In this surveillance society as it manifests itself on the borderlands, it is not just that electronic and human eyes are seeking out migrants trying to cross the border illegally, but the border guards themselves actually experience it even more intensely. And the guards are on the periphery.

In the borderlands, you become conditioned, above all, to living with an ever-present sense of unease, of being watched, of moving through a landscape that has been resignified as a transitional terrain – a place made to exist, literally and figuratively, at the margins. To inhabit such a place is to inhabit a space of in-betweenness, a space where the ground is aggressively claimed, but the people who belong to it, and those seeking to cross it, are rejected.” (NYRB 17 January 2019, 4)

To live as if you are being observed all the time. To live with an ever-present sense of unease. To live on a territory that is transitional rather than permanent and secure. To live on the margins. To live where you are convinced you belong, but where you are rejected. To live in a place claimed by others. This is not just the experience of border guards, but the experience of those who live in those parts of America that have become economically and culturally marginalized.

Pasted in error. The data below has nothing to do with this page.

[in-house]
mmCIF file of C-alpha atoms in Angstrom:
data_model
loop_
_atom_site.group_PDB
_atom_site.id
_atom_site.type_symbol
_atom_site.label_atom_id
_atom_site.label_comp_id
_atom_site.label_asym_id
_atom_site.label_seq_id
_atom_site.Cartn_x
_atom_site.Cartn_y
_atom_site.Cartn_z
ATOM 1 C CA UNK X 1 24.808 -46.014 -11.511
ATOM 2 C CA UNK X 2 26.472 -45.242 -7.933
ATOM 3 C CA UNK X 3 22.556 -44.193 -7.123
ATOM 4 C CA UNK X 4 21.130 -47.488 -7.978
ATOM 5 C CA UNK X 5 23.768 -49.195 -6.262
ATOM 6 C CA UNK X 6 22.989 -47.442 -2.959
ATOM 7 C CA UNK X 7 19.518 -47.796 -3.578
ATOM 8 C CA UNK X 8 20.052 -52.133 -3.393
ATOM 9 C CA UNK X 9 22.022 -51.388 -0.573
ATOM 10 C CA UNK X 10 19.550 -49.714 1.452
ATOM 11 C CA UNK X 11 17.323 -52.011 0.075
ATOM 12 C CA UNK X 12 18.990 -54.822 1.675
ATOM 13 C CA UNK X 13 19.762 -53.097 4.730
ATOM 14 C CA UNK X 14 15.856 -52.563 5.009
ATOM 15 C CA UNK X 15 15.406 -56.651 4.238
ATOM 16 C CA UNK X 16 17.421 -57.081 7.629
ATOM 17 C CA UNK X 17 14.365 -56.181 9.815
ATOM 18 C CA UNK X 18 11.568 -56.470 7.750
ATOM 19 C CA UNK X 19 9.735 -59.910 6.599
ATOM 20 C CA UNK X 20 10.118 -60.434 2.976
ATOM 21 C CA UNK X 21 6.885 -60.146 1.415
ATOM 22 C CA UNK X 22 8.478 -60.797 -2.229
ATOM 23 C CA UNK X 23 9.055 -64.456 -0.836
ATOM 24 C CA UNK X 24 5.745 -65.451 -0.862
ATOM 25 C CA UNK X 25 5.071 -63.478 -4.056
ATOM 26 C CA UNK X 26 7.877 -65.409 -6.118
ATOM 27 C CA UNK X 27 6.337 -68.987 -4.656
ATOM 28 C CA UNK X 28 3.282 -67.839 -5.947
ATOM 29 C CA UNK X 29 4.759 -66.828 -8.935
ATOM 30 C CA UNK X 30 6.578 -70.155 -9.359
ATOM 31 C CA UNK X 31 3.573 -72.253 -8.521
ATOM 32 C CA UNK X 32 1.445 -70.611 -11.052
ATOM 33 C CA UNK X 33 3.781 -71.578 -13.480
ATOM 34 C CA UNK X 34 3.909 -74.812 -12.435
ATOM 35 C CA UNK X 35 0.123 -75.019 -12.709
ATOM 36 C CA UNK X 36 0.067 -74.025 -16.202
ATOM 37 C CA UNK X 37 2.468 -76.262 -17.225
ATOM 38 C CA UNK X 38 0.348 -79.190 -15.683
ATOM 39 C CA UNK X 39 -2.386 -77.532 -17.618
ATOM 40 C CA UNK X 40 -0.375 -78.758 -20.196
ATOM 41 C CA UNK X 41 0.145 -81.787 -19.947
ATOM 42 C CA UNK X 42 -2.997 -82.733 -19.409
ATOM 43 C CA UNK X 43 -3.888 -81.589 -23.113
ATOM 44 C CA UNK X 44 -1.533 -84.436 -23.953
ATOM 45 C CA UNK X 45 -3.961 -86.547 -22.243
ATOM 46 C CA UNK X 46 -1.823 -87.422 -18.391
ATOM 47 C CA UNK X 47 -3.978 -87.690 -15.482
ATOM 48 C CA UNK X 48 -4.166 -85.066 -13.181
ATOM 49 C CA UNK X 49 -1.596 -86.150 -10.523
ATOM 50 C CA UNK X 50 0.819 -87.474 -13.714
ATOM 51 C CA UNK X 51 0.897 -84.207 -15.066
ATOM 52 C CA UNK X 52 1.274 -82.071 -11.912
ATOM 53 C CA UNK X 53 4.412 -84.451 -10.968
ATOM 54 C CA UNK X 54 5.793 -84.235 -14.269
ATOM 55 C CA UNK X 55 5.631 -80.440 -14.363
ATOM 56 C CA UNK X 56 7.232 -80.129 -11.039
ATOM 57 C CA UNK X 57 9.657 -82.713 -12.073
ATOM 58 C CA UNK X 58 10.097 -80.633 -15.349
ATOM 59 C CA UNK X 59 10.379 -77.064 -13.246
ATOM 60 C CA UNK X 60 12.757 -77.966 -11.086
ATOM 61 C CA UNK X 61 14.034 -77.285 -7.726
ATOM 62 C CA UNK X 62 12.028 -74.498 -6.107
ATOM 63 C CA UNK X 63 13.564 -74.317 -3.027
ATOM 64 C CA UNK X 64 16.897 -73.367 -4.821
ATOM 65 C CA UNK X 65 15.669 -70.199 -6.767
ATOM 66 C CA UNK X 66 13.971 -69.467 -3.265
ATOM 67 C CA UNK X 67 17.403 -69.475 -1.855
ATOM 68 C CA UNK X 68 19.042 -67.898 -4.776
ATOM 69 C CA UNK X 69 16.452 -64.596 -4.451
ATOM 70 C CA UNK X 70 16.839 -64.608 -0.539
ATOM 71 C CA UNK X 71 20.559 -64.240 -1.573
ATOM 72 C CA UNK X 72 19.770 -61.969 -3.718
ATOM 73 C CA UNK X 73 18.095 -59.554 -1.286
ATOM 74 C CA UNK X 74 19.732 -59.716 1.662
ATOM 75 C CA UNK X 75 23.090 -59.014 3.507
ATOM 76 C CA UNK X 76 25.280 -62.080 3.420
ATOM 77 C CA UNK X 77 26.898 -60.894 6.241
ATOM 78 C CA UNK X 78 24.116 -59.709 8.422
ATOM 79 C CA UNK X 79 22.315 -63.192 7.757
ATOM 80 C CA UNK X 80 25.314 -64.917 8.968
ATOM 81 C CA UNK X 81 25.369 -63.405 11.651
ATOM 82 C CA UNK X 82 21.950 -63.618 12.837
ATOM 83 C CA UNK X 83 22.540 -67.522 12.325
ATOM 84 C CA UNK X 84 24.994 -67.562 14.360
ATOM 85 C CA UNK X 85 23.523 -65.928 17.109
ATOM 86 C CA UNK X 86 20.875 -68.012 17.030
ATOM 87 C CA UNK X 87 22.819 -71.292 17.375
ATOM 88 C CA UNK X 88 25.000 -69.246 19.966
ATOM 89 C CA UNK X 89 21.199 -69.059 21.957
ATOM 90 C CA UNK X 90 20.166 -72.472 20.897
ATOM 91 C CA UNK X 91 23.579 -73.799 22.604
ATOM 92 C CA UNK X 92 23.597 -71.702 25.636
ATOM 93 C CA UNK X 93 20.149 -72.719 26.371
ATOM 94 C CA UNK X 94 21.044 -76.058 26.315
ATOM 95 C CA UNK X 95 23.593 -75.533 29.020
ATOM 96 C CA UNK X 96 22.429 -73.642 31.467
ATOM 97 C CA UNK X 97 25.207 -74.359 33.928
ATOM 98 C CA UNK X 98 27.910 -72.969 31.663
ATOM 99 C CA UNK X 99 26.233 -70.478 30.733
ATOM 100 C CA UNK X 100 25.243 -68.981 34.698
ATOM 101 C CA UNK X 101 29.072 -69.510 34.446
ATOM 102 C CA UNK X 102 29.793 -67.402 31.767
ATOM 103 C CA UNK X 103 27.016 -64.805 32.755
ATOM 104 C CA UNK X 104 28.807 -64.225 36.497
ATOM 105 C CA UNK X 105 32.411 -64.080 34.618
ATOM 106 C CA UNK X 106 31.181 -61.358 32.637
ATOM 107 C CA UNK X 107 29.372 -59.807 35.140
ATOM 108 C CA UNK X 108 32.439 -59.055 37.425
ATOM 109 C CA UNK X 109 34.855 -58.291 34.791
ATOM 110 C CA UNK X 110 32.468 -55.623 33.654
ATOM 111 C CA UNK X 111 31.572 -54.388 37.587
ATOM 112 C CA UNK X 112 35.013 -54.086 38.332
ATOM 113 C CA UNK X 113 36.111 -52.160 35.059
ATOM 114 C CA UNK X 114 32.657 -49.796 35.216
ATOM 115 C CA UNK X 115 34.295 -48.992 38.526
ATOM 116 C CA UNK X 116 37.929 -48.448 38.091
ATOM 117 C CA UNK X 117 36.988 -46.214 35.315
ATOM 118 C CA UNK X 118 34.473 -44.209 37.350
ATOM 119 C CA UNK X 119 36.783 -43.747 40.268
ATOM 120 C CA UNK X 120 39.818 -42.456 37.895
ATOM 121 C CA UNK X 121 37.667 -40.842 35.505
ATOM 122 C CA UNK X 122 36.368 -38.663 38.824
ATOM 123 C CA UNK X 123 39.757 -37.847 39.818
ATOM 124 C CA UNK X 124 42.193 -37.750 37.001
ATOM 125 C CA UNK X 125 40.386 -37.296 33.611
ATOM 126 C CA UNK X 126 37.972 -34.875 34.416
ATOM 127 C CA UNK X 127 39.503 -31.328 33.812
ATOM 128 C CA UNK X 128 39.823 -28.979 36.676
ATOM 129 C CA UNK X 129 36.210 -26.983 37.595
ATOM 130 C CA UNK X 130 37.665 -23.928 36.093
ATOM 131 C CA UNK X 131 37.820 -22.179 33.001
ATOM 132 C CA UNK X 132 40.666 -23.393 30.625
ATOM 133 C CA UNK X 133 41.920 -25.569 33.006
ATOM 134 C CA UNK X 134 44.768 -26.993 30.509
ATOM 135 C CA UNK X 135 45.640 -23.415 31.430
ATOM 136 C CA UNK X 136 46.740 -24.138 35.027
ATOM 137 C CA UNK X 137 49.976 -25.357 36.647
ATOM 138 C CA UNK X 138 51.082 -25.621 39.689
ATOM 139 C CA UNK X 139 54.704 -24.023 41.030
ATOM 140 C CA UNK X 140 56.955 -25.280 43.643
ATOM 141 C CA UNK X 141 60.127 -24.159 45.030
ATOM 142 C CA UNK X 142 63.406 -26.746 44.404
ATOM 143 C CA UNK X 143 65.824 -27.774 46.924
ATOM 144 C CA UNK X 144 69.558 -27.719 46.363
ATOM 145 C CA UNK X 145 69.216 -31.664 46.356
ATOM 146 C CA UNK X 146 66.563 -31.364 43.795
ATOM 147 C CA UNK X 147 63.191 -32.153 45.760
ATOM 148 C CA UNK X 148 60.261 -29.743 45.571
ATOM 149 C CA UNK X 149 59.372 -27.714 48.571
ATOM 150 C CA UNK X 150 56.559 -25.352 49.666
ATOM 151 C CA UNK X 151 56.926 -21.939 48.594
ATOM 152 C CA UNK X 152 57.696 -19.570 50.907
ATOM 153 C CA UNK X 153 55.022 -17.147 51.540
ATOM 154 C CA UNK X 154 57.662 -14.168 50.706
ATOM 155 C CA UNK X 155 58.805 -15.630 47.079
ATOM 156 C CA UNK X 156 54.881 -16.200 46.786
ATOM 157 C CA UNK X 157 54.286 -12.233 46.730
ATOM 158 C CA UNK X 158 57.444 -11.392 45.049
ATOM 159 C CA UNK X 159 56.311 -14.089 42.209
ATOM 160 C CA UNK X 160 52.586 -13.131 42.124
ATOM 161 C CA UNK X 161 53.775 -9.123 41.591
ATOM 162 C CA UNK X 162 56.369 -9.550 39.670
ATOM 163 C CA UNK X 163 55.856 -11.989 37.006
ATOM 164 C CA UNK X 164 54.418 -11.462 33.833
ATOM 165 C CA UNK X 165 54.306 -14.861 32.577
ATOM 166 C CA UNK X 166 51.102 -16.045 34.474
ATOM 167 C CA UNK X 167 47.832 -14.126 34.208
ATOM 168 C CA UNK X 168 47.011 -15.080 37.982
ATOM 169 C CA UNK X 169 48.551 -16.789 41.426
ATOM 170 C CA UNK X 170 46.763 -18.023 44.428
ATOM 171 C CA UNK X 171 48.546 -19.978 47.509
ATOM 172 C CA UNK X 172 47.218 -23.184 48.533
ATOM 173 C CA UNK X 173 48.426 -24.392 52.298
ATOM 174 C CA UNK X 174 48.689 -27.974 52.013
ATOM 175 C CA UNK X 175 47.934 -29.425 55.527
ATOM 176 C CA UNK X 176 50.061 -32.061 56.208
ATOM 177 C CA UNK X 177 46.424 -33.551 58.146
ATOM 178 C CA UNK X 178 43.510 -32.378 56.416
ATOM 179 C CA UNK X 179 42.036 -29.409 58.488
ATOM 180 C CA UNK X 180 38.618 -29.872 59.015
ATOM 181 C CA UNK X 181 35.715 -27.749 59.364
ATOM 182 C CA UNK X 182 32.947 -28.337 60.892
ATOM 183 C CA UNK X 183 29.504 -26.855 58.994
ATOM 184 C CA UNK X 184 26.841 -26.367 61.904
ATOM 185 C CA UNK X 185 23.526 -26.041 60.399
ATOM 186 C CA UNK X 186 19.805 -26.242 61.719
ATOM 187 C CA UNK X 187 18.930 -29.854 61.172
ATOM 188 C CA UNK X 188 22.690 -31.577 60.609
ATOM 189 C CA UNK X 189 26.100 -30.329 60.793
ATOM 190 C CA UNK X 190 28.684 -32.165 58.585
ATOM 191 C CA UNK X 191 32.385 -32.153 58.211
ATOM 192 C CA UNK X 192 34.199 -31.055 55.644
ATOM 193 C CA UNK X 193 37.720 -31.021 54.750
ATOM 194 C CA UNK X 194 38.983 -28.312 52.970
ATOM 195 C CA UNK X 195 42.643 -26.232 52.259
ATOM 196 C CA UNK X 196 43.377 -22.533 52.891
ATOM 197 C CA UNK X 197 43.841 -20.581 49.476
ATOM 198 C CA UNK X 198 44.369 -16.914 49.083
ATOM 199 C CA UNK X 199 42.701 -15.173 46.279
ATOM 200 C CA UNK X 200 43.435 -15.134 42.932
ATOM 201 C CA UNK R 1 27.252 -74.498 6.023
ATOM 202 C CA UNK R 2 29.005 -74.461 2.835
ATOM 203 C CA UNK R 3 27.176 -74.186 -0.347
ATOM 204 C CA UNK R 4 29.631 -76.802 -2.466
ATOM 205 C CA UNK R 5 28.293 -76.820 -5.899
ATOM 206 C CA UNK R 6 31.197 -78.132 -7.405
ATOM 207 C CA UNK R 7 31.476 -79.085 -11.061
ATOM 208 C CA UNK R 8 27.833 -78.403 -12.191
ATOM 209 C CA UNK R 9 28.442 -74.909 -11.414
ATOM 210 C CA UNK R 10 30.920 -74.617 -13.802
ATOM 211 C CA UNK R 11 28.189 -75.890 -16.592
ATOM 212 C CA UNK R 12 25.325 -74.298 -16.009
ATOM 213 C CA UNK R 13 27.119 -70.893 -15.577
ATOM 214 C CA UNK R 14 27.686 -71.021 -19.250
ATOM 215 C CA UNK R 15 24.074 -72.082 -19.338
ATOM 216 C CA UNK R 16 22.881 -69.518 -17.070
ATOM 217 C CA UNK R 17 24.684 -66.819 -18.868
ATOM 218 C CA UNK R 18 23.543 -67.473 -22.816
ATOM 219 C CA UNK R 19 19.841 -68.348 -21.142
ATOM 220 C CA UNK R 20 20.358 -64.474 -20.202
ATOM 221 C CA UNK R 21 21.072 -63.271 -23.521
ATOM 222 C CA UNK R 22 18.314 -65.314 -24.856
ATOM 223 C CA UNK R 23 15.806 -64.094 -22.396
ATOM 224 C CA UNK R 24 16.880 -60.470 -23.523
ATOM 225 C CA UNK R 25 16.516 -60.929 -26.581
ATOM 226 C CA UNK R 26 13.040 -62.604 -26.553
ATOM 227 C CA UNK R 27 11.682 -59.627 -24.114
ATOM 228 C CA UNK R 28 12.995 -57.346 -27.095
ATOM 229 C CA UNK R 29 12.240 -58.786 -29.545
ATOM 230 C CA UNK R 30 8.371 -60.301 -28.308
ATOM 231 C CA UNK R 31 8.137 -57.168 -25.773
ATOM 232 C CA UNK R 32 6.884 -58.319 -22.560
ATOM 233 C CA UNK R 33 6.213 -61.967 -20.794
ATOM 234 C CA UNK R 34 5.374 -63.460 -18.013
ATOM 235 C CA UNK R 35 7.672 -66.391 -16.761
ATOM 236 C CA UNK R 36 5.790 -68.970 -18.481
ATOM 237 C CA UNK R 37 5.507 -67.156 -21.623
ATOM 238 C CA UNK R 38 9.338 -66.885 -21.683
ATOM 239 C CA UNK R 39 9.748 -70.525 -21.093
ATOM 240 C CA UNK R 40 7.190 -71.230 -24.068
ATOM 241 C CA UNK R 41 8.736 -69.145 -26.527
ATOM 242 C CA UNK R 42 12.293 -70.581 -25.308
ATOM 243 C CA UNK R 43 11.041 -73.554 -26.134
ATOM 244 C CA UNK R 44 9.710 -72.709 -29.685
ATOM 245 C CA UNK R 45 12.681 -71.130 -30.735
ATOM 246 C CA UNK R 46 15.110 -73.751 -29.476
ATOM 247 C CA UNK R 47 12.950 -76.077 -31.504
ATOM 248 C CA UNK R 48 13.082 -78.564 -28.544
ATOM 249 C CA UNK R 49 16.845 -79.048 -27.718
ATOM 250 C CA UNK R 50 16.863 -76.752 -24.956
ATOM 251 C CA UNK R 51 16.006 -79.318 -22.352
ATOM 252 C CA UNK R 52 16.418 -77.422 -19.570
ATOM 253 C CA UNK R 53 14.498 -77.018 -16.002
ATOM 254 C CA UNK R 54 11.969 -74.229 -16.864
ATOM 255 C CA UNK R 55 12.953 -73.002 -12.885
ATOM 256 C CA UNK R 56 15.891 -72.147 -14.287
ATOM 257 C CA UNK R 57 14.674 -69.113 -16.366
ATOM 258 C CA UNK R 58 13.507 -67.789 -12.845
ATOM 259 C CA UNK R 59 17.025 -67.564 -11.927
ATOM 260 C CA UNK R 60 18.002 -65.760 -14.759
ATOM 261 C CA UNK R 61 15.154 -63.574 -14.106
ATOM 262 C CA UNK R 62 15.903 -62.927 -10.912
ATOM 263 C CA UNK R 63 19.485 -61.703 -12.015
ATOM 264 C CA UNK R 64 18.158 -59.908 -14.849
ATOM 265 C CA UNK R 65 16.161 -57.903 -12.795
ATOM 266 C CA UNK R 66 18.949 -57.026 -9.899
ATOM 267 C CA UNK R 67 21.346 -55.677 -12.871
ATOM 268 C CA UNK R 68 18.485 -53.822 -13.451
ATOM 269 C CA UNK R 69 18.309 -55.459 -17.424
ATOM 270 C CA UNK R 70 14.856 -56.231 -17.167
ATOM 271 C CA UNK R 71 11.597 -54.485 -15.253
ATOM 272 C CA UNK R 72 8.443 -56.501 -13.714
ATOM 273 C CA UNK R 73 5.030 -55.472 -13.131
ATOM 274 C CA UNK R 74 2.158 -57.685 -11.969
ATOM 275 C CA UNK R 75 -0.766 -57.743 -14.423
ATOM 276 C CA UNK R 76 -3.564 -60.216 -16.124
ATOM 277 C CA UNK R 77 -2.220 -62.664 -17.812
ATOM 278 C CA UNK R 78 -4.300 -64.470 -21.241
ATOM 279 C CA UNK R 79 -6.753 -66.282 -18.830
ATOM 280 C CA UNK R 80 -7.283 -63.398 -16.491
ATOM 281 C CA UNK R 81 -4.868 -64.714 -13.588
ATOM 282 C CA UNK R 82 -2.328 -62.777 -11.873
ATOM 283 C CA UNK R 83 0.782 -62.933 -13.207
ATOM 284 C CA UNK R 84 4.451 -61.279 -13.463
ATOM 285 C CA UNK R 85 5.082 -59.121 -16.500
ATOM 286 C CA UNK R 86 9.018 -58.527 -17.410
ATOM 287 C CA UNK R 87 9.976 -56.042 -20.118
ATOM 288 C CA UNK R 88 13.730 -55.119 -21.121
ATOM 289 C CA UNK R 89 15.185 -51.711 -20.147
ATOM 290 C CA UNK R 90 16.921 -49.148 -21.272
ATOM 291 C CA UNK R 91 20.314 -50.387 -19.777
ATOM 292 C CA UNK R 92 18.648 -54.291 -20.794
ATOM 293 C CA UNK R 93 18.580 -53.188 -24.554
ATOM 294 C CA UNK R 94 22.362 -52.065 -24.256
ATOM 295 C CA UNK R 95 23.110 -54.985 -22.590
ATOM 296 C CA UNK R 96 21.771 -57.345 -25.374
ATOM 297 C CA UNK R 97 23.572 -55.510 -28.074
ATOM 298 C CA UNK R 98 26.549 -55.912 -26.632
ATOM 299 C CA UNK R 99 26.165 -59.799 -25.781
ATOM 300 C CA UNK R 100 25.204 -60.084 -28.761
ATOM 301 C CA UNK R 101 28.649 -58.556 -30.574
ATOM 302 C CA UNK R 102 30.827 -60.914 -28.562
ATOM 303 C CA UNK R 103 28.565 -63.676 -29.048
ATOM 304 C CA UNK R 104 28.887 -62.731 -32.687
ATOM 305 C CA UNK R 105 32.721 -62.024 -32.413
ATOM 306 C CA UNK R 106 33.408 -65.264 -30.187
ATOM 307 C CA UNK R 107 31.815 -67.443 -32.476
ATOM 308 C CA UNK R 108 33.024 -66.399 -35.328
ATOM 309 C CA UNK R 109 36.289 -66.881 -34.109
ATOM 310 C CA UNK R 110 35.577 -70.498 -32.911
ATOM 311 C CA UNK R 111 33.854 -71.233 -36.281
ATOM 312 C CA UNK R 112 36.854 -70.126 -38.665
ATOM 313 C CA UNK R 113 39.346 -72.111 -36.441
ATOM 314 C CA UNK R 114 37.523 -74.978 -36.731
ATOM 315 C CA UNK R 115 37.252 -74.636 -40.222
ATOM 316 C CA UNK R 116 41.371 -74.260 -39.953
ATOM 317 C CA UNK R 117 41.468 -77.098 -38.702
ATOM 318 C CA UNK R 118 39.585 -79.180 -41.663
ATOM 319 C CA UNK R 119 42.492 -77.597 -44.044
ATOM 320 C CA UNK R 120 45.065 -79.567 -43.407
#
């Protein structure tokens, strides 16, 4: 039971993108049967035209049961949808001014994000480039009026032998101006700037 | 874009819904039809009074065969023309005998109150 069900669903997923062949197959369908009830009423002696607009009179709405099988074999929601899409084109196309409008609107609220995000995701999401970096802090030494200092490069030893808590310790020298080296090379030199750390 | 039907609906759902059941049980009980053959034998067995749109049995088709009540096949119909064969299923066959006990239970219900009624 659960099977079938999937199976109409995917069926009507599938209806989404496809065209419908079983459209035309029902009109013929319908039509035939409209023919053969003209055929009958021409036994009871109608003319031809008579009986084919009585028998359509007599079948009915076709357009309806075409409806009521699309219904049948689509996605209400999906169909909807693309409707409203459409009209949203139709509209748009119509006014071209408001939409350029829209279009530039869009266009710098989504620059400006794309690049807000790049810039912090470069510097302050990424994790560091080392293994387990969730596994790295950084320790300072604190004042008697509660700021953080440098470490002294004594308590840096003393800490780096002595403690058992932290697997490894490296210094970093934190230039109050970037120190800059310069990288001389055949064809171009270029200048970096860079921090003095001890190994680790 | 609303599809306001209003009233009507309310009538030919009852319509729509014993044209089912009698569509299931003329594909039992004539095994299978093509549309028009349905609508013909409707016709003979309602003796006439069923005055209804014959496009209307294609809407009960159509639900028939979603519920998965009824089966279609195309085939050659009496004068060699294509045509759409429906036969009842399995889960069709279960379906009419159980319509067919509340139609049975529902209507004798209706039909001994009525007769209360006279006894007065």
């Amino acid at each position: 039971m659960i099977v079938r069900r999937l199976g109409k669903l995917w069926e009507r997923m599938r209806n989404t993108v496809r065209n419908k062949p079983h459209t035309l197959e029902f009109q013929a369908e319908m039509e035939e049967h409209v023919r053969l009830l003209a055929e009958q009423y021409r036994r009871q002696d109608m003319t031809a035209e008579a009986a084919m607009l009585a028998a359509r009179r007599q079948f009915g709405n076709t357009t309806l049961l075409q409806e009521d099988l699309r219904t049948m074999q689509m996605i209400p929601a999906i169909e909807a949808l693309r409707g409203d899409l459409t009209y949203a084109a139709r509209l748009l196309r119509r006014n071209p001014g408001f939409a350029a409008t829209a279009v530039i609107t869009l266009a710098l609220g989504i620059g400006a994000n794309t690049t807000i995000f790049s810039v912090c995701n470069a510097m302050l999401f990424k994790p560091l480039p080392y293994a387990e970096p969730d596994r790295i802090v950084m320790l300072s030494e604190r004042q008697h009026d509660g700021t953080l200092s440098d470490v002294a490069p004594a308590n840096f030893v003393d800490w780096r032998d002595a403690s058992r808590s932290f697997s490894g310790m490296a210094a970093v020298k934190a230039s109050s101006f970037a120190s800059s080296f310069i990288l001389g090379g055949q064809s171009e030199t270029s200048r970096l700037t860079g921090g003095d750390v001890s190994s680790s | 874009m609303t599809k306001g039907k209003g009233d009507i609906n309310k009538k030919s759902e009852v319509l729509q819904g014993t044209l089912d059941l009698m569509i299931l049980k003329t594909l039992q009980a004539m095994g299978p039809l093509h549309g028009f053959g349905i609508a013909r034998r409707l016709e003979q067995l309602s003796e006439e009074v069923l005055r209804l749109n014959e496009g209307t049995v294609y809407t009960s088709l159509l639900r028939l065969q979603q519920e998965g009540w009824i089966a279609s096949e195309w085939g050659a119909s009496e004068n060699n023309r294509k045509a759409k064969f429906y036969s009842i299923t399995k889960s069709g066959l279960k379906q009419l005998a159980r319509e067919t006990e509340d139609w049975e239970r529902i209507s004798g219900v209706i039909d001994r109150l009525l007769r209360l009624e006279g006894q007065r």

The inhabitants feel they belong, but also feel that they do not and have been left behind. They feel that they are living on the borders of a society about to be invaded by aliens wanting their space. They live in a place where they feel displaced, feel out of place, where they feel unprotected and exposed, where they feel there are no real boundaries. In a land that they once owned and governed, they feel they have become the enemy and they turn themselves into “enemy combatants.”

That is why they project onto others at the crossings the label of “terrorists,” even though there are none to be found in reality. That is why in their fantastical world, those others become rapists and criminals. The borderlands, both the interior ones and those between the U.S.A. and Mexico, become the New Frontier, outside the reaches of the law, but where the law is used to reach out and seize and search with no regard to due process and the rights of man. It is a place where law becomes lawless and those appointed as officers to guard and protect grow inured to the death of the thousands, tens of thousands, who tried and continue to try but largely fail to cross a territory branded as a “wasteland,” a land of open graves where lives are wasted.

It does not matter that the numbers trying and the numbers dying have drastically dropped in recent years. What matters is the picture of those migrants imprinted on the minds of the haters. What matters is the increase in marginality of those far from the border. Identity on all levels is central both to being in this state and being rejected by the state. It begins with the absence of passports and visas or any legal document that will allow them passage. Those living in the hinterlands of America also lack a means to get out and move on.